|Publication number||US3999025 A|
|Application number||US 05/600,400|
|Publication date||Dec 21, 1976|
|Filing date||Jul 30, 1975|
|Priority date||Jul 30, 1975|
|Publication number||05600400, 600400, US 3999025 A, US 3999025A, US-A-3999025, US3999025 A, US3999025A|
|Inventors||Dewey M. Sims, Jr.|
|Original Assignee||Burroughs Corporation|
|Export Citation||BiBTeX, EndNote, RefMan|
|Patent Citations (5), Referenced by (26), Classifications (6), Legal Events (2)|
|External Links: USPTO, USPTO Assignment, Espacenet|
This invention generally relates to selectively actuable switches for completing selected electrical conductive paths in a keyboard apparatus. Specifically, this invention relates to a keyboard switch assembly having opposing inclined leaf spring members as a biasing mechanism for a keytop which is configured to cause selective engagement of contact members upon manual actuation of the keytop. The contact members are disposed in a diaphragm type contact assembly between the leaf springs in registration with the actuating keytop.
Keyboards having switch assemblies for selectively interconnecting electrical circuits are used in electronic calculators and the like. However, prior art devices have certain disadvantages such as complexity due to a large number of parts and the resulting high production cost. A further disadvantage of prior art devices is the bulkiness of the keyboard switch assembly. Still other disadvantages of the prior art include lack of tactile feedback as well as the lack of adjustability in the amount of force required to depress the individual switches.
The present invention overcomes the disadvantages of the prior art devices by providing novel features which accomplish certain desired advantages.
It is therefore an object of this invention to provide an improved keyboard switch assembly having relatively few and simple parts.
It is a further object of this invention to provide an improved keyboard switch for use with a diaphragm type contact assembly.
Still another object is to provide a keyboard switch having tactile feedback for identifying depression of the keytop.
Another object of the invention is to provide an improved keyboard switch assembly which is adjustable as to the force required to depress the switch.
A further object of the invention is to provide a keyboard switch having improved electrical contact between selectively contacting members.
An even further object of this invention is to provide a keyboard switch having a more reliable means of contact engagement.
The keyboard switch assembly of the present invention achieves the above and other objects by providing a pair of opposing upwardly inclined leaf springs to achieve an over-center spring configuration as the biasing members for a selective key switching element in a keyboard apparatus. The leaf springs are fixedly located at their respective lower ends and are mounted to allow movement relative to each other. The upper ends of the leaf springs are interlocked to prevent lateral movement while allowing longitudinal adjustment of the springs to vary the preload force. A keytop is mounted within a guide base to deflect the leaf springs into a bowed condition. The keytop has lobed protrusions which extend downward on either side of the leaf springs for actuating contact members which are disposed in registration with the keytop in a diaphragm type contact assembly below the leaf springs of the keyboard. The contact assembly includes a lower printed circuit board having contact pads, a diaphragm above the PC board and dielectrically spaced therefrom with corresponding contact pads facing the pads on the PC board, and a rubber cover over the diaphragm. Actuation of the keytop presses the lobed protrusions against the rubber cover which in turn pushes the diaphragm contacts through apertures in a dielectric spacer into engagement with corresponding contacts on the PC board. A bifurcated action is achieved by providing interconnected contacts for actuation by each lobed protrusion.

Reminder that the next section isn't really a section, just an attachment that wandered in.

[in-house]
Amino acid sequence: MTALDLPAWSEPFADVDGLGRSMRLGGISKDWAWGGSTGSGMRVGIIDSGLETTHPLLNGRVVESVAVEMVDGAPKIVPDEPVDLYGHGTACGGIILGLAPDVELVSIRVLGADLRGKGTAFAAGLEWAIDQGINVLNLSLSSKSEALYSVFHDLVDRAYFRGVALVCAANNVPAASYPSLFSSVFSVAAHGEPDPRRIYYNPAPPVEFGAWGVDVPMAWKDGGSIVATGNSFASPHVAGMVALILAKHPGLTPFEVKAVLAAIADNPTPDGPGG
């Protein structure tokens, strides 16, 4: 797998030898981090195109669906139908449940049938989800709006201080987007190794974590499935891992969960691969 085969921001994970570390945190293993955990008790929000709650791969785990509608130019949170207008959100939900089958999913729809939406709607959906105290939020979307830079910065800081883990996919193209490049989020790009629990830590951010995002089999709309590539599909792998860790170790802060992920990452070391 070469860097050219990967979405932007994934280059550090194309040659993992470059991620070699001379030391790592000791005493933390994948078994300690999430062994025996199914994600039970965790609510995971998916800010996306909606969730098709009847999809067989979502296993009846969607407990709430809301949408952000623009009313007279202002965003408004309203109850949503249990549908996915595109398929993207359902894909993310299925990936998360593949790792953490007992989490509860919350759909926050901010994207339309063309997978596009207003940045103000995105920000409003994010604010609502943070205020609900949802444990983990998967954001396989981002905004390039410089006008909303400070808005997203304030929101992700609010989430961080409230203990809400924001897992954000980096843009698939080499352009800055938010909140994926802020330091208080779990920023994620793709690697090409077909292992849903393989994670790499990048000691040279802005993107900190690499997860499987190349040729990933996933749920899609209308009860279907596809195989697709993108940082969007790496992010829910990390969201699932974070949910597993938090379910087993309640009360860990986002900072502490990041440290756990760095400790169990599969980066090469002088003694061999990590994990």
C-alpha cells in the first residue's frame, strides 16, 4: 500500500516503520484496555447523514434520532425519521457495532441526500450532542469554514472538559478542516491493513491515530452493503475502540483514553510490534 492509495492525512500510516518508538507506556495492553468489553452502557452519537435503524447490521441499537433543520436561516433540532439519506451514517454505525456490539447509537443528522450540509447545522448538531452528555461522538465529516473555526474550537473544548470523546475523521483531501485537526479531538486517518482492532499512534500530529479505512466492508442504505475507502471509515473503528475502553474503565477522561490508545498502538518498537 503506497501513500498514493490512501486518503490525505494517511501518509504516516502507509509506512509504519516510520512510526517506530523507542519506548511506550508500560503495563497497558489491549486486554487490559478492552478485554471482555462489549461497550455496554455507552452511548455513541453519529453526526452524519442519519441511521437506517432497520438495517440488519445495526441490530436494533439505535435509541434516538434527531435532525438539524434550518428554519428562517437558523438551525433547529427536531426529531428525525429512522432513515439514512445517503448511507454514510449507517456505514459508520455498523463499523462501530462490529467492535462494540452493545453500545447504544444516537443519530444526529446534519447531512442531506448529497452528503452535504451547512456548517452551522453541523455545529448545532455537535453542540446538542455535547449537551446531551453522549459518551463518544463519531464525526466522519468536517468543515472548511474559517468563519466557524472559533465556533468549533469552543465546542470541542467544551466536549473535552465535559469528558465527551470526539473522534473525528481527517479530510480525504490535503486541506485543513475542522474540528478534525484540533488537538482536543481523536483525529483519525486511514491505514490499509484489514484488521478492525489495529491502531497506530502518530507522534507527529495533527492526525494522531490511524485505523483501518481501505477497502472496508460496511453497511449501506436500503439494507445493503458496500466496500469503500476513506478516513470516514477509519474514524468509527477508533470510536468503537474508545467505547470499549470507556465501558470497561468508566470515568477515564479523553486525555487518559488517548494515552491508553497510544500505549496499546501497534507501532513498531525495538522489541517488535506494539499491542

FIGS. 1A and 1B are cross section views of the key switch assembly of the present invention along the longitudinal and transverse axes of the leaf springs, respectively, with a locator pin for preventing lateral movement of the leaf springs;
FIG. 2 is a top view of the springs for use with a locator pin showing the semi-circular cutouts for holding the locator pin;
FIG. 3 is a perspective view of a leaf spring with a tang and a cutout which may be used in the present invention;
FIG. 4 shows a top view of a plate having leaf springs formed thereon for use in a keyboard switch assembly of the present invention;
FIG. 5 is a side view of the plate of FIG. 4; and
FIG. 6 is a fragmentary perspective view of a plurality of key switch assemblies showing the locator pin thereof disposed in cooperating relationship with the leaf springs of a pair of overlapped plates, the plates, as illustrated in FIG. 4, being disposed at 180° from one another.
The switch assembly of the present invention includes a pair of upwardly inclined leaf springs 11 separated from a rubber cover 13 by spacers 15. A locator pin 17, as shown in FIG. 1, may be frictionally gripped by the upper ends of the leaf springs 11 which have cutouts as shown in FIG. 2 for accepting the locator pin 17. This prevents lateral displacement of the leaf springs 11 while allowing longitudinal displacement. That is, the upper ends of the leaf springs 11 are constrained to displacement away from and toward each other only. FIG. 3 shows the leaf spring 11 as having a tang 19 and a cutout 21 for interlocking with an opposing leaf spring to prevent lateral movement while also allowing longitudinal displacement. Thus, either embodiment as disclosed in FIGS. 2 and 3 provides for longitudinally constrained displacement.